The Mr Liverpool FC football referee is still handing out yellow cards at 82

An 82-year-old soccer referee maintains a strict fitness regime hoping to start his 49th season center on the pitch. Brian Purcell has embraced ‘living legend’ status at Deeside after officiating in more games than he cares to remember.

Every morning he hits the Quay 3G pitch, home of Connah’s Quay Nomads, and on Thursdays he undergoes a grueling training session. “Hopefully I’ll be fit enough to referee again next season,” said Brian. “The day I can’t keep up with the game to make a correct decision is the day I stop refereeing.”

On Tuesday night he oversaw a season-ending U12 game in Mold so he could focus on his other love of football. As chairman of fan club Deeside Liverpool FC, he will be cheering on the Reds as they battle for the treble in the Champions League final against Real Madrid in Paris on Saturday.

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Despite missing just two home games in 55 years – one for a wedding, the other for Ms Doreen’s 80th birthday – he has had no interest in traveling abroad since witnessing the tragedy at Heysel Stadium in Belgium in 1985 witnessed firsthand. Some 39 fans were killed, mostly Juventus supporters, and all English football clubs were banned from European football for four years (five for Liverpool FC).

“I used to travel abroad, but since I was scared of flying since I was a child, I’ve always traveled by road on the official fan bus and by boat,” he said. “But after what happened at Heysel, I’ve decided never to travel abroad again.”



Brian, who turns 83 in August, is already looking forward to next season.  As a token of his dedication to the game, friend Les Mellor gave him a framed photo.  It shows Brian (left) and two other umpires preparing for a Sunday League Cup final in the early 1980s
Brian, who turns 83 in August, is already looking forward to next season. As a token of his dedication to the game, friend Les Mellor gave him a framed photo. It shows Brian (left) and two other umpires preparing for a Sunday League Cup final in the early 1980s

He faced tragedy again after organizing fans’ bus to Hillsborough in 1989 when 97 Liverpool fans died. Among the victims was Ysgol Treffynnon’s senior, John McBrien. To honor his memory, Brian later established and has led an annual five-a-side tournament ever since.

This week, to celebrate his outstanding career, friend Les Mellor presented Brian with a framed photo of three officials preparing for a Sunday League Cup final in the early 1980s. Linesman on this occasion was Brian, having risen through the umpiring ranks from unlikely beginnings.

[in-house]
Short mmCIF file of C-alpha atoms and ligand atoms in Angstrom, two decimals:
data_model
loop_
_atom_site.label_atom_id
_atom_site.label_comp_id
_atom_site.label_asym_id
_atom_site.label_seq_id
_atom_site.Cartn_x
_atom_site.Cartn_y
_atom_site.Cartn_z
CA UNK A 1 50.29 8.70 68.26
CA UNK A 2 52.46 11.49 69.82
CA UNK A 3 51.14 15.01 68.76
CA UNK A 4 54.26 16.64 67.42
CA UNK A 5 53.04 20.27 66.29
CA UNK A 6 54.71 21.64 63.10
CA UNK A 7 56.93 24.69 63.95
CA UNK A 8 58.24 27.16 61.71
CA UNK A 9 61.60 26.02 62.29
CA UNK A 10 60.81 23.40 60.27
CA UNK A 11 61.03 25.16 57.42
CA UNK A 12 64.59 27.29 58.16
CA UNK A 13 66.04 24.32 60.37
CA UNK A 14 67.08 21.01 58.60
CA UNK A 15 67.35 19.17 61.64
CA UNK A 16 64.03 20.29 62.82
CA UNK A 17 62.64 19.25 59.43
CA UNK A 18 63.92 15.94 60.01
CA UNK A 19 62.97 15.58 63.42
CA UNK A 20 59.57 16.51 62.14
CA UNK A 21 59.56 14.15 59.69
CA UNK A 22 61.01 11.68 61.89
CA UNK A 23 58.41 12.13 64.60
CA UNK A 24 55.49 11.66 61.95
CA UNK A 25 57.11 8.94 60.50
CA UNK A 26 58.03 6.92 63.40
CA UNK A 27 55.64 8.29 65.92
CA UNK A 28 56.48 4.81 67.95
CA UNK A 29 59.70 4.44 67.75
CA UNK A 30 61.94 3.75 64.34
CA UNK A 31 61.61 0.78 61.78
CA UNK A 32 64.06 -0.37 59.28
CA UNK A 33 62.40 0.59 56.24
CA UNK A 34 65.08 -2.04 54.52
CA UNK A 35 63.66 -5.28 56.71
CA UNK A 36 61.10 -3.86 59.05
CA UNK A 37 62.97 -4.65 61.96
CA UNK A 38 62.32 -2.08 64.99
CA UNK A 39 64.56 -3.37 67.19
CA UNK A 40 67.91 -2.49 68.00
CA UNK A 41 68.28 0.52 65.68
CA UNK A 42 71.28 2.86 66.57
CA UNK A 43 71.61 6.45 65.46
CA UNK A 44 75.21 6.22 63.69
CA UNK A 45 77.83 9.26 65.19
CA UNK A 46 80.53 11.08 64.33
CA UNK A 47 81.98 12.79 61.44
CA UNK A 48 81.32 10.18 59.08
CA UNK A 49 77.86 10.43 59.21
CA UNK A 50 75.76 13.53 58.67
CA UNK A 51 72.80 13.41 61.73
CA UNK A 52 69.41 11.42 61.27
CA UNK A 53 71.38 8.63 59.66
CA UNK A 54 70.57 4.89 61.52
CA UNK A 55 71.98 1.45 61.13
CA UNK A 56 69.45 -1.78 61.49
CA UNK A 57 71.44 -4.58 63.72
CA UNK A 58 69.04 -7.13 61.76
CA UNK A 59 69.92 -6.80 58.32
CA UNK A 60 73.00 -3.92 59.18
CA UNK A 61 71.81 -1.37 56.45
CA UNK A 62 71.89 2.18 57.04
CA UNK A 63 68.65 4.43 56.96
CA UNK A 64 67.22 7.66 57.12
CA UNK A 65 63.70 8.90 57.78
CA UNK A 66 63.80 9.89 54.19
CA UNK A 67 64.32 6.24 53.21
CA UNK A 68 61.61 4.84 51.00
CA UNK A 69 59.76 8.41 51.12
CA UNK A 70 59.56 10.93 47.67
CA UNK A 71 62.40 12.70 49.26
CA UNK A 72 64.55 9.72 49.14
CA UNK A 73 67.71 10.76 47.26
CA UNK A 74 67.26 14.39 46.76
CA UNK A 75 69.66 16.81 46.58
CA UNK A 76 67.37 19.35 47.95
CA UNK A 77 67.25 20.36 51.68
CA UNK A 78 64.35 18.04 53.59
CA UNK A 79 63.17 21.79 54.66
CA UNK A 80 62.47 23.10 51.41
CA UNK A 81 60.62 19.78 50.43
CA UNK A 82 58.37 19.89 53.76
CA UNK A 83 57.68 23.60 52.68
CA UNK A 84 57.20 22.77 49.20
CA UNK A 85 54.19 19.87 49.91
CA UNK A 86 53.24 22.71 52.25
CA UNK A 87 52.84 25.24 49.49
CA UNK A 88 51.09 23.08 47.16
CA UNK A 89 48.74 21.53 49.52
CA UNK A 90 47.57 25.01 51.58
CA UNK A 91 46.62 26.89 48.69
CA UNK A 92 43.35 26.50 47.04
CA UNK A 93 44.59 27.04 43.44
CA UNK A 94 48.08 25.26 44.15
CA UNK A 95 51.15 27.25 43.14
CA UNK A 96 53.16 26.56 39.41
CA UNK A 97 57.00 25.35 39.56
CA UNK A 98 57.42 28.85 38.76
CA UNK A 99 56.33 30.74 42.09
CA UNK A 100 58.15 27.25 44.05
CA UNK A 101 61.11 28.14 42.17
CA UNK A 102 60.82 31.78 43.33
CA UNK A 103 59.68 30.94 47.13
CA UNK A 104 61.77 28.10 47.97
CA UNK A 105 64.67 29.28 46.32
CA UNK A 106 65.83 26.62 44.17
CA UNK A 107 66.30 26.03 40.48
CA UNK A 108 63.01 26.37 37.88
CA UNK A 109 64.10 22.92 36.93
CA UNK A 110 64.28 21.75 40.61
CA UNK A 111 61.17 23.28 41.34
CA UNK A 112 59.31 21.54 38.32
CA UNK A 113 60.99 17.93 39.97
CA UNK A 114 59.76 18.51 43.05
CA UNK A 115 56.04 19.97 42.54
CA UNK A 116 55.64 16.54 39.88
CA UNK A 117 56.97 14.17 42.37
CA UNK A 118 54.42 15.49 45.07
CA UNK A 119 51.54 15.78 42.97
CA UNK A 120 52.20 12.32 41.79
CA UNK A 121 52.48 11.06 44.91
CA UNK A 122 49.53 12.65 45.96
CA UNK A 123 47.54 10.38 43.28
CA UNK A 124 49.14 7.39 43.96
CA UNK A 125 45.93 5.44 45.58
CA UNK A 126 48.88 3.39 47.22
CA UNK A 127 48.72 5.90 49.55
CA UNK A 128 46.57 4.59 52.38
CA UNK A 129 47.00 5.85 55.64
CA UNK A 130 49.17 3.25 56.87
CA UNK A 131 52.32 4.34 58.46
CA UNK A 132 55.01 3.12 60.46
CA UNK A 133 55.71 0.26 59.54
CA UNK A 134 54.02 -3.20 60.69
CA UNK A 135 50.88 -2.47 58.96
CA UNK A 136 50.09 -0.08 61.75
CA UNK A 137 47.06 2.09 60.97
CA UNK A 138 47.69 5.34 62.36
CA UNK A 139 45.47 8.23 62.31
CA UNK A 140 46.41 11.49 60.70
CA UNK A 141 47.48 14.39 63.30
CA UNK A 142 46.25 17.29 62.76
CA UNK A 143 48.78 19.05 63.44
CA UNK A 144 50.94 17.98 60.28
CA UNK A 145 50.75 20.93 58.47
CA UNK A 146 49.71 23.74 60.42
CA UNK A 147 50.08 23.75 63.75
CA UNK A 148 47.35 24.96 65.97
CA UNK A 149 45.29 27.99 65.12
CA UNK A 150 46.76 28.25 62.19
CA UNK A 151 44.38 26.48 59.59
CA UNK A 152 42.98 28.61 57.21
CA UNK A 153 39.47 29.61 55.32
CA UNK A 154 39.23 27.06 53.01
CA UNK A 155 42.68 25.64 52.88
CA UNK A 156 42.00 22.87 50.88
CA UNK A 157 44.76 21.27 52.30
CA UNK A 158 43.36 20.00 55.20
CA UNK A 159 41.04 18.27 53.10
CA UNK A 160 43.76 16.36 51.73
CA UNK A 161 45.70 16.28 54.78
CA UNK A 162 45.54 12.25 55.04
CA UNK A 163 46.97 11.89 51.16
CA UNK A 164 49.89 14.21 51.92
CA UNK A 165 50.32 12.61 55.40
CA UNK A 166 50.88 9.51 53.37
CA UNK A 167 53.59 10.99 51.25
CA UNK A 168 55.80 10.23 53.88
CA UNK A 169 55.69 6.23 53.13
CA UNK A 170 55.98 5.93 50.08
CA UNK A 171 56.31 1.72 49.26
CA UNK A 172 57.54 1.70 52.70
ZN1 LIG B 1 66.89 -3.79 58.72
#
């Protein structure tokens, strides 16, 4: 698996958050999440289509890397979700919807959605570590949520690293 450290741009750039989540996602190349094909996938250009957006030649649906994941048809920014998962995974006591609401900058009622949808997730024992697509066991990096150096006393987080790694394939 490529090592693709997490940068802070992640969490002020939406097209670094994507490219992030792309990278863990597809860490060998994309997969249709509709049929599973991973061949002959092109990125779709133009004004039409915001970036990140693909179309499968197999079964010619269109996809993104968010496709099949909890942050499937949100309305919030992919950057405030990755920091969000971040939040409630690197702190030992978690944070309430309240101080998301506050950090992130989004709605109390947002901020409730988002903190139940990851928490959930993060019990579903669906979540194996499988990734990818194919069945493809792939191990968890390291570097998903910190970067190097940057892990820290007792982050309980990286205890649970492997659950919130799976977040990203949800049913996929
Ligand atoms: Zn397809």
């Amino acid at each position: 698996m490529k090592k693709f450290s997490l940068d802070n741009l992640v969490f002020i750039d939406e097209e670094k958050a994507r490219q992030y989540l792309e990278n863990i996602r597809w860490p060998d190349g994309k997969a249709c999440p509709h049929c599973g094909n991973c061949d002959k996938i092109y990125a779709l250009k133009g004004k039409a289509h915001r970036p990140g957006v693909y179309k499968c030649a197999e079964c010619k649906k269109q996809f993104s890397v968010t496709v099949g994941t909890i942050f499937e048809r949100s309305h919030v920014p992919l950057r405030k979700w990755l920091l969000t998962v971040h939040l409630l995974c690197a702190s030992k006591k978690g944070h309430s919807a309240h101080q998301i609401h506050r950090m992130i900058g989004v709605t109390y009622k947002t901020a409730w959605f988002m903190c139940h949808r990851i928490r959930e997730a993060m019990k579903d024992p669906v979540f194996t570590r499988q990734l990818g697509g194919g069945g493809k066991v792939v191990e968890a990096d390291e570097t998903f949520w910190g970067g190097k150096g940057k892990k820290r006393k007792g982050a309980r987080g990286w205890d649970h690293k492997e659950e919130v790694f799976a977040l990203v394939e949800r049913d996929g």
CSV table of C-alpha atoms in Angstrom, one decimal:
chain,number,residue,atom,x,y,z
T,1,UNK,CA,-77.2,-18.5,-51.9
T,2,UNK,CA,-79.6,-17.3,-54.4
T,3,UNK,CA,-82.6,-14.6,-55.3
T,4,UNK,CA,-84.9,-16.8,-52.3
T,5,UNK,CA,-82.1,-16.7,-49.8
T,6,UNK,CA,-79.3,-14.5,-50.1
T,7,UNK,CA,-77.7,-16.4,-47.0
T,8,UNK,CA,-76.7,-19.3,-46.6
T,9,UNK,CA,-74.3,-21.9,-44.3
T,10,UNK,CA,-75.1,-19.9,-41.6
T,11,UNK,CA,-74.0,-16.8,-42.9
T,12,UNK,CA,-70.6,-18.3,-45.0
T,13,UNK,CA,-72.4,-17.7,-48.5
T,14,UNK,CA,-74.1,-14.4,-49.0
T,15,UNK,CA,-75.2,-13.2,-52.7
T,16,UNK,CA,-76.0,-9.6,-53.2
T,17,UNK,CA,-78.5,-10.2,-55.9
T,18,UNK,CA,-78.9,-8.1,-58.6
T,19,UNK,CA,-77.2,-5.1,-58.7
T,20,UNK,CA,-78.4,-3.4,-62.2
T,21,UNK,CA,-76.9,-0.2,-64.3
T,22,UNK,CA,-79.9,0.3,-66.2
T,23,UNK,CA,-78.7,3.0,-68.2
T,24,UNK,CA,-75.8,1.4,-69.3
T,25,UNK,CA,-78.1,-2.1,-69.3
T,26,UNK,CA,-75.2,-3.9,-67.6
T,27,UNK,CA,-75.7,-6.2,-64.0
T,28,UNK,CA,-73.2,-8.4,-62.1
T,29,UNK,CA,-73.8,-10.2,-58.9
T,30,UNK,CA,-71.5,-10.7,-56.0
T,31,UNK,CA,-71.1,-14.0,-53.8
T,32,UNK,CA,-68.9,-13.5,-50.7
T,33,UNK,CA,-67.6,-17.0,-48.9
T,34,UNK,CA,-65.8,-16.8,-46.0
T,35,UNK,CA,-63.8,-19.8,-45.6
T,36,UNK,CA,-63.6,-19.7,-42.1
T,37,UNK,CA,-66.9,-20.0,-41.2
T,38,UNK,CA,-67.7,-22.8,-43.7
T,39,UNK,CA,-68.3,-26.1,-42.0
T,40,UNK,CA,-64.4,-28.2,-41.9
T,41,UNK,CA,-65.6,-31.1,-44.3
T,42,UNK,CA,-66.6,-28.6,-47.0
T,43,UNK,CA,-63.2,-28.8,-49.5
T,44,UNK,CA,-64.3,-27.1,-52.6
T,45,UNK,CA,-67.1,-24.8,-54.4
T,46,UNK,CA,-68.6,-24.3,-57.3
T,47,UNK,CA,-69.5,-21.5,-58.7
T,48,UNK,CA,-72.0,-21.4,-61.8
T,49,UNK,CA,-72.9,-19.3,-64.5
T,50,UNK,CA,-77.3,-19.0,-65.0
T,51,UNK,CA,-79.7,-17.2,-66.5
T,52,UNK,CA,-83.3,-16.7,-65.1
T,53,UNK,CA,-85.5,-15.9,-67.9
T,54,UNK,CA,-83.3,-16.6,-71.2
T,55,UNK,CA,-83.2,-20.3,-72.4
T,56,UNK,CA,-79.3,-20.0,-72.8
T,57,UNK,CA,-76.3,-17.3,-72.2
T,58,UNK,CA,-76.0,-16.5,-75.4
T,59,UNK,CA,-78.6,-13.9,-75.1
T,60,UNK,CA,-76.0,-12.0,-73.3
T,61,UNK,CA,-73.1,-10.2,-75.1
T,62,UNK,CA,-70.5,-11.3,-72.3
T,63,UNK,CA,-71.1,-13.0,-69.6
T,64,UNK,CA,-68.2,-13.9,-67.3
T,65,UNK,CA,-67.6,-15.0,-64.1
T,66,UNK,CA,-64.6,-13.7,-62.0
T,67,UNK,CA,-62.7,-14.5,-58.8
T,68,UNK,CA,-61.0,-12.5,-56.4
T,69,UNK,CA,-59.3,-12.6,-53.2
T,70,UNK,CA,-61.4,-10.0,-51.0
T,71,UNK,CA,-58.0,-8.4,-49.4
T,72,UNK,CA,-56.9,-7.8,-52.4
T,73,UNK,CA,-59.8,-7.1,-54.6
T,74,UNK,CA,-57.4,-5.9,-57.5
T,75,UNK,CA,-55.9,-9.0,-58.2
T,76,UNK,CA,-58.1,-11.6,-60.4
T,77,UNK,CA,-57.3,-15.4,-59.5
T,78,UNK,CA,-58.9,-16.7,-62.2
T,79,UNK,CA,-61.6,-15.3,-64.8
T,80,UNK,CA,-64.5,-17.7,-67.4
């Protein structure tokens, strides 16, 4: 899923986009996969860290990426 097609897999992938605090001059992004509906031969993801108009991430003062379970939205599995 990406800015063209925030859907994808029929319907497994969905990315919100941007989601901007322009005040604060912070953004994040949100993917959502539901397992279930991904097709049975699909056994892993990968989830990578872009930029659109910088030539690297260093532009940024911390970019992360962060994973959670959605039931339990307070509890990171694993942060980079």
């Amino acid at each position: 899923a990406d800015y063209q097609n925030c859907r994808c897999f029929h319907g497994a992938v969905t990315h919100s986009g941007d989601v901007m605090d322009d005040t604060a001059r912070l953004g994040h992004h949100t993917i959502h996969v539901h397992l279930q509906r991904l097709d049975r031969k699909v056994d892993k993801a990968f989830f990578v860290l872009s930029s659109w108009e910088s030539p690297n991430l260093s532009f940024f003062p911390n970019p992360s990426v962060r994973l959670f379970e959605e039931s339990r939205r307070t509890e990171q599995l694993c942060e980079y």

He was working in a gardening gang at the old Courtaulds rayon factory in Flint when he showed up to watch an interdepartmental match. “The referee didn’t show up,” he recalled. “Because I played a bit back then, they handed me the whistle. In muddy sneakers it was two steps forward, one step back – but I got through it and was later asked to referee a few more games.”

He preferred to play, but while working at the former British Steel works in Shotton, he suffered an accident at work, injuring his knee. “I was in my 30s and I knew that once I recovered I would never be able to play football again,” he said. “That’s why I was looking for referees to stay in the game.”

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He took his Class A Referee’s Badges at Deeside Leisure Centre. The Deeside Sunday Football League was relatively new and North Wales Coastal FA required their referees to be suitably qualified.

He has also led – and coached – several age groups. Former players remember him with affection. Taking to Facebook, one said: “Brilliant man. I used to get a few stick umpires but always came back with a big smile!”

Others opposed her praise. “Great man, great referee and a true gentleman,” said one ex-player. “You cost me a fortune to pay all the fines that grew up on the football field – a few were earned I suppose.”

Another agreed. “There were a few disagreements on the pitch but you just couldn’t argue with him because he was probably right most of the time,” he said. “I’ve never seen him lose his temper.”



Brian was in Hillsborough on the day of the tragedy
Brian was in Hillsborough on the day of the tragedy

Brian’s career highlights included a testimonial match with the cast of Channel 4’s Brookside soap opera. He has had a number of appearances as a fourth official – at a Liverpool FC fundraiser for Tranmere Rovers at Prenton Park and again at a youth game between Wales and England at Wrexham. He is proud to have taken the lead in a women’s game between Wales and Ireland before the women’s game started.

As he was among the first Liverpool fans to buy a season ticket (‘it was only £5!’), the Flintshire football community nicknamed him ‘Mr. called Liverpool. Friend Les said: “If you cut him in half it would read Liverpool FC through him.”

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He’s seen all the greats, but Brian has seldom been as proud of his team as he was in the Klopp era. “What you see with him is what you get,” he said. “I was at a pre-season friendly and he chatted to everyone in the crowd – he even signed a shirt for my grandson.”

His grandson Harry is a young footballer and “one to watch out for,” said Brian, reluctant to swear at him by predicting a top football career. But if he follows his grandfather’s example, he will be fine.

Brian’s relentless dedication to the amateur sport has led to calls for greater recognition. There is a growing clamor for him to receive an MBE and fans are being urged to stand up for Delyn MP Rob Roberts.

#One person said: “Supporting the football world and teaching and reefing for over 60 years and still at the age of 82. That definitely deserves an honor.”

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